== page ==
Allies discuss Pyongyang’s nuclear goals
WASHINGTON - Representatives from Seoul, Washington and Tokyo reached a consensus on taking measures against North Korea if the regime carries out a fourth nuclear weapons test, Seoul’s envoy said yesterday.
Hwang Joon-kook, the newly appointed South Korean envoy to the so-called six-party talks aimed at denuclearizing North Korea, told reporters after a three-way meeting in Washington with his counterparts from the United States and Japan that Pyongyang would face punitive action if it conducted another nuclear test.
“A nuclear weapons test would be a challenge against the international community and a threat against international peace and safety,” Hwang said at the headquarters of the U.S. State Department in Washington after the three-hour-long talks with his U.S. counterpart, Glyn Davies, special representative for North Korea policy, and his Japanese counterpart, Junichi Ihara, the director general of the Asian and Oceanian Affairs Bureau.
“If North Korea pushes forward with a nuclear test, we will make them pay a price for it,” Hwang added.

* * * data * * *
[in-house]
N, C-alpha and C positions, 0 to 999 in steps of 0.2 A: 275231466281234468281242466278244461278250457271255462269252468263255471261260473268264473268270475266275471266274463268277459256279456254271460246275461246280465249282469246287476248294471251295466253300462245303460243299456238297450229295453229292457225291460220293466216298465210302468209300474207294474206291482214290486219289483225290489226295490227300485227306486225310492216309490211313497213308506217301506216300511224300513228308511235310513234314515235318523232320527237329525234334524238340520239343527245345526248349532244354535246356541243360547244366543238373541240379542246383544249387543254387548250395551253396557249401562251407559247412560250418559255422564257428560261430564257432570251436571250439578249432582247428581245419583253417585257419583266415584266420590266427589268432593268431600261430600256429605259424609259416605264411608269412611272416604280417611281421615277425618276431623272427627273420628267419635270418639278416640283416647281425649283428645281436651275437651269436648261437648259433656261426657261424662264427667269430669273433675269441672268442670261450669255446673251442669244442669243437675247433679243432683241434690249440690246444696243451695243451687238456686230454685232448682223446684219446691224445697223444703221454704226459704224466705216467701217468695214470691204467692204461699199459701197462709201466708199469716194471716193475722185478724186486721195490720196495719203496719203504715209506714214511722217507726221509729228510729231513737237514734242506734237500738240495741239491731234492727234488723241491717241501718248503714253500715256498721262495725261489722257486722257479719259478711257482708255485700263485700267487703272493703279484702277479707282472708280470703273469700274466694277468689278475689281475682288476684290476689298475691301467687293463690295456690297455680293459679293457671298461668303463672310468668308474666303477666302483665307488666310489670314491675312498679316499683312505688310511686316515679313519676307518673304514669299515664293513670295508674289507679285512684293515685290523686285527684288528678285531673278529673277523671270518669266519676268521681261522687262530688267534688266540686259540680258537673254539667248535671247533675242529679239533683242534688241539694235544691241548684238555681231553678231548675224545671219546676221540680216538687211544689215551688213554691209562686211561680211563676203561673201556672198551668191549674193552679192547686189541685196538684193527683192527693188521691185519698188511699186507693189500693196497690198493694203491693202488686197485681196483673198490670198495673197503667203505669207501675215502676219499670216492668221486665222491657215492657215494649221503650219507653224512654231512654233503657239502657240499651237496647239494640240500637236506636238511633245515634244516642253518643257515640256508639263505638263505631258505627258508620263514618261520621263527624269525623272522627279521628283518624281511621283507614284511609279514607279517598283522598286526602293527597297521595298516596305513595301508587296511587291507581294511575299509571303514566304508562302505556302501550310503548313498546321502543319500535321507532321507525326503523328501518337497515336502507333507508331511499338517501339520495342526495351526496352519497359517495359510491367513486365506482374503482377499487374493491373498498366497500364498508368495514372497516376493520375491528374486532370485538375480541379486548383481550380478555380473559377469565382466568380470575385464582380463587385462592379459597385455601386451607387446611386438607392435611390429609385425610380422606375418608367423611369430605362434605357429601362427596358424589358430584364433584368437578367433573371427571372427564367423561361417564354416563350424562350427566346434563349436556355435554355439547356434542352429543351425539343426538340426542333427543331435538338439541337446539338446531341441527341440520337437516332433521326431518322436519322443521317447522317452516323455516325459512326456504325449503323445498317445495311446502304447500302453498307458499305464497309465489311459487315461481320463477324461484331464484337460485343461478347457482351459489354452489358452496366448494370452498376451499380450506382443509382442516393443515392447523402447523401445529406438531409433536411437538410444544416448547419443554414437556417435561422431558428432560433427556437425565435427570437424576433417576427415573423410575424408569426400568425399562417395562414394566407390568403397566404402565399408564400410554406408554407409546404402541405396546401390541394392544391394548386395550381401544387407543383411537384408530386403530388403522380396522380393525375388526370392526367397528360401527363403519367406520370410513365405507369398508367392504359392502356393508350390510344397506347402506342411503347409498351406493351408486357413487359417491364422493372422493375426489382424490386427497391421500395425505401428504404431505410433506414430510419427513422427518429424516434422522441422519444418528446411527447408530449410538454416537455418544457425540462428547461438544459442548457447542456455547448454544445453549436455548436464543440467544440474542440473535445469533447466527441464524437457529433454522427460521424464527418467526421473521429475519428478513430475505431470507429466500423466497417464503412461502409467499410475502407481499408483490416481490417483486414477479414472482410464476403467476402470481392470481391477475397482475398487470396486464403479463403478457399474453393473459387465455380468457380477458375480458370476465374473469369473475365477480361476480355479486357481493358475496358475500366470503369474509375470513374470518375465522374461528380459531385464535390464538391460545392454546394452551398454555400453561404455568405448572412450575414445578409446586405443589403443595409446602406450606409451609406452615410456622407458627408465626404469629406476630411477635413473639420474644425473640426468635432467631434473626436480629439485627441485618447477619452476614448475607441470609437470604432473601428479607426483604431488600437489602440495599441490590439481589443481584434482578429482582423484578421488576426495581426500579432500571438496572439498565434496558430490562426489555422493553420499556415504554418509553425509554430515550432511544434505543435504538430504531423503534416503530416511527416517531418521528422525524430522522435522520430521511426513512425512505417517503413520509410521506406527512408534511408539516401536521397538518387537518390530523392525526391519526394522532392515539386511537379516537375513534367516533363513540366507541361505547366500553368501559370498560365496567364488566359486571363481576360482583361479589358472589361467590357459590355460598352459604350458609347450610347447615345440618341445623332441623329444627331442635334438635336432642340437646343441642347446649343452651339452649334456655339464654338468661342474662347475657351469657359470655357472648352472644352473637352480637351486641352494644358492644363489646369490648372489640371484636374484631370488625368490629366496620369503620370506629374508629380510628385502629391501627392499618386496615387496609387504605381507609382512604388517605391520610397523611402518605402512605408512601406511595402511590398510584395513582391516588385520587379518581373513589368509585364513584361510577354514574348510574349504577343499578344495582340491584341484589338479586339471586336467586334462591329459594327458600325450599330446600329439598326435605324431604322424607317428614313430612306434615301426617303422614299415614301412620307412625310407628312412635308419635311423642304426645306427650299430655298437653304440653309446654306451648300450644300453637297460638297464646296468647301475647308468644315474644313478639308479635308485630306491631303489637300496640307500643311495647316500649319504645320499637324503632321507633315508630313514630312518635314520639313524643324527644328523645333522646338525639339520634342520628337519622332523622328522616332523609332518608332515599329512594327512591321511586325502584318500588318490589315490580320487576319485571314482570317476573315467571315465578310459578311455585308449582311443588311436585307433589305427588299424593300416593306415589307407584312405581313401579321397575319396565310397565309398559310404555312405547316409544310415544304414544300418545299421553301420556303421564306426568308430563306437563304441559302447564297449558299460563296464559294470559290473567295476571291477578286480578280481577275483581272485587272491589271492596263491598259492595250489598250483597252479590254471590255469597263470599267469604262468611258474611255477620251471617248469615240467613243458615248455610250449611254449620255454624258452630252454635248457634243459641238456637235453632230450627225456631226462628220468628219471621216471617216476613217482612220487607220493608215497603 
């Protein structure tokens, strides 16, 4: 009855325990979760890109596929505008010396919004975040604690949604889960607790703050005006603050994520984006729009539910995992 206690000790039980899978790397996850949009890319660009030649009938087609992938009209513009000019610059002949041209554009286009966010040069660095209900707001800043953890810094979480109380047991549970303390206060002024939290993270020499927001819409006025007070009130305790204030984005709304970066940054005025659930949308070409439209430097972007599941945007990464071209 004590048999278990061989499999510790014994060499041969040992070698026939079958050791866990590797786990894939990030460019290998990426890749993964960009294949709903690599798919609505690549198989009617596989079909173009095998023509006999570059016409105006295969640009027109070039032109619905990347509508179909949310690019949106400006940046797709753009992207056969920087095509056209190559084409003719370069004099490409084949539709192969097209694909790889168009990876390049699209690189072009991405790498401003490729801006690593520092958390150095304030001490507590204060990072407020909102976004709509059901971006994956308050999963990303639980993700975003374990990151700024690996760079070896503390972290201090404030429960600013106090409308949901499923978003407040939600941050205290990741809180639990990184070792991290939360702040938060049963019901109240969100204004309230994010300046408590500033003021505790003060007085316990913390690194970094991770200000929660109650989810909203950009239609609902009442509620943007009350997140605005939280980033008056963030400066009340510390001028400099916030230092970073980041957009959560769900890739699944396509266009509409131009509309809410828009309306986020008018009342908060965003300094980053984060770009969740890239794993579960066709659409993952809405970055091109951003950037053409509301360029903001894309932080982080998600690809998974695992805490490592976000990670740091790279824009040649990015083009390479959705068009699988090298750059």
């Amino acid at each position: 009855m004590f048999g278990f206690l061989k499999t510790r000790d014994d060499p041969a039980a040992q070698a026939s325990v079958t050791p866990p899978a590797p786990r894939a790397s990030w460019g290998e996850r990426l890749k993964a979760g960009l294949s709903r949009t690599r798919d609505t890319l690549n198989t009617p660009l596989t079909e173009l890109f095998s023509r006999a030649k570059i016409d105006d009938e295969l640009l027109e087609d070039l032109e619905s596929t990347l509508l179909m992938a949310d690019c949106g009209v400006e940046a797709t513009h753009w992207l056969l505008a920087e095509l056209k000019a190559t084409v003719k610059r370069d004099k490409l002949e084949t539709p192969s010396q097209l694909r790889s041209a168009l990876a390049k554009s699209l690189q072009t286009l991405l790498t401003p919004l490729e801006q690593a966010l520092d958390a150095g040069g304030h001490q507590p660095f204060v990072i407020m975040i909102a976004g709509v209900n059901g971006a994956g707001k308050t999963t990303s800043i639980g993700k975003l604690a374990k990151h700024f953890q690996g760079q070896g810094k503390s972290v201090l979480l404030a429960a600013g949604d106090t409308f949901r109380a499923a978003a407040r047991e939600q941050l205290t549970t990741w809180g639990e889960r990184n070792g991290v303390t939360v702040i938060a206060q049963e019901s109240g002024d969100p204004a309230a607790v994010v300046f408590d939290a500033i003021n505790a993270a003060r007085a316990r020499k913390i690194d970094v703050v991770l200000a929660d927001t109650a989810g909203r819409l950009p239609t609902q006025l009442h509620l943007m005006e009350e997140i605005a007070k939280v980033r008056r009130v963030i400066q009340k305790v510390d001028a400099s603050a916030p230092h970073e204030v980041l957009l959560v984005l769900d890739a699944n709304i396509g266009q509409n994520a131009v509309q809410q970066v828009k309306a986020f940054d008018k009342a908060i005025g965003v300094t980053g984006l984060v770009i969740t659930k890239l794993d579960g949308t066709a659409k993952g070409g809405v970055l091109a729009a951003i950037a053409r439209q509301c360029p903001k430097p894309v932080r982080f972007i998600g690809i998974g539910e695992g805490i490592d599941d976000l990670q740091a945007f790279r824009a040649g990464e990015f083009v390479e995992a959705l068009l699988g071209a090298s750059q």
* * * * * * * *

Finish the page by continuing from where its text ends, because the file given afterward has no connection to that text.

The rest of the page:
The meeting among the allies follows a trilateral summit with South Korean President Park Geun-hye, U.S. President Barack Obama and Japan’s Prime Minister Shinzo Abe on March 25 in The Hague, where the three agreed on an imminent revival of the long-stalled talks.
It has been about six months since six-party talks representatives from the three nations were last brought together.
The last time the six-party talks, which includes the two Koreas, the United States, China, Japan and Russia, happened was in 2008 in Beijing.
North Korea walked out of that meeting and no talks have been held since.
On March 30, North Korea warned in a statement to South Korea’s Ministry of Foreign Affairs that it would carry out “a new form of a nuclear test,” implying a fourth nuclear weapons test and possibly the first with a uranium-fueled device.
When asked what kinds of measures the allies would take in case of a nuclear test by Pyongyang, Hwang said they would “include various measures, including [those by] the UN Security Council.”
After the three-way talks, the South Korean envoy had a closed-door bilateral meeting with Ihara to discuss Pyongyang’s nuclear weapons program.
BY PARK SEUNG-HEE, KIM HEE-JIN [firstname.lastname@example.org]